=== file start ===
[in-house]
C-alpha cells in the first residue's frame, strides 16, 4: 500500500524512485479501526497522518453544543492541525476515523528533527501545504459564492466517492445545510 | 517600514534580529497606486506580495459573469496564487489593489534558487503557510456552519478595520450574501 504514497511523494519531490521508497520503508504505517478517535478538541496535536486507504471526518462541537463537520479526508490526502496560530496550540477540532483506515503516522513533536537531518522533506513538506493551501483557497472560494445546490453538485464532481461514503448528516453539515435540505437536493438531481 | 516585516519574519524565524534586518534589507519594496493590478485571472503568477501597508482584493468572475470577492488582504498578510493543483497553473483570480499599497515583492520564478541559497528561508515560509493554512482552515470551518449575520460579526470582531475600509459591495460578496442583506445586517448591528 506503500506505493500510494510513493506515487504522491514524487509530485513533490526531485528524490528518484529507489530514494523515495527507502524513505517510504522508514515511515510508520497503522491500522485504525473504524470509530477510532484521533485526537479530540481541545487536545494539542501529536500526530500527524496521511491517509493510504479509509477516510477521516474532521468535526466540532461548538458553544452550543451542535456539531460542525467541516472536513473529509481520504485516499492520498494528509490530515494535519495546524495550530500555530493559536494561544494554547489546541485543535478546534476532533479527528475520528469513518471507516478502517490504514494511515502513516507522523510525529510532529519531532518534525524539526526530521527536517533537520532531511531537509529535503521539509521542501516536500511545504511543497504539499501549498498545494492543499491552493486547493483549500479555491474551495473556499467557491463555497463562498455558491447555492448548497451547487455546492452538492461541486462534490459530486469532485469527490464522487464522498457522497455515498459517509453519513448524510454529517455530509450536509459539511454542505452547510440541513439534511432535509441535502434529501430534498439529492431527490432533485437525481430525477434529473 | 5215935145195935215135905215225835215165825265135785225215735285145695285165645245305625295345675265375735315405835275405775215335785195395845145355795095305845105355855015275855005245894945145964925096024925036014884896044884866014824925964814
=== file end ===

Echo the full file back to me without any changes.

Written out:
[in-house]
C-alpha cells in the first residue's frame, strides 16, 4: 500500500524512485479501526497522518453544543492541525476515523528533527501545504459564492466517492445545510 | 517600514534580529497606486506580495459573469496564487489593489534558487503557510456552519478595520450574501 504514497511523494519531490521508497520503508504505517478517535478538541496535536486507504471526518462541537463537520479526508490526502496560530496550540477540532483506515503516522513533536537531518522533506513538506493551501483557497472560494445546490453538485464532481461514503448528516453539515435540505437536493438531481 | 516585516519574519524565524534586518534589507519594496493590478485571472503568477501597508482584493468572475470577492488582504498578510493543483497553473483570480499599497515583492520564478541559497528561508515560509493554512482552515470551518449575520460579526470582531475600509459591495460578496442583506445586517448591528 506503500506505493500510494510513493506515487504522491514524487509530485513533490526531485528524490528518484529507489530514494523515495527507502524513505517510504522508514515511515510508520497503522491500522485504525473504524470509530477510532484521533485526537479530540481541545487536545494539542501529536500526530500527524496521511491517509493510504479509509477516510477521516474532521468535526466540532461548538458553544452550543451542535456539531460542525467541516472536513473529509481520504485516499492520498494528509490530515494535519495546524495550530500555530493559536494561544494554547489546541485543535478546534476532533479527528475520528469513518471507516478502517490504514494511515502513516507522523510525529510532529519531532518534525524539526526530521527536517533537520532531511531537509529535503521539509521542501516536500511545504511543497504539499501549498498545494492543499491552493486547493483549500479555491474551495473556499467557491463555497463562498455558491447555492448548497451547487455546492452538492461541486462534490459530486469532485469527490464522487464522498457522497455515498459517509453519513448524510454529517455530509450536509459539511454542505452547510440541513439534511432535509441535502434529501430534498439529492431527490432533485437525481430525477434529473 | 5215935145195935215135905215225835215165825265135785225215735285145695285165645245305625295345675265375735315405835275405775215335785195395845145355795095305845105355855015275855005245894945145964925096024925036014884896044884866014824925964814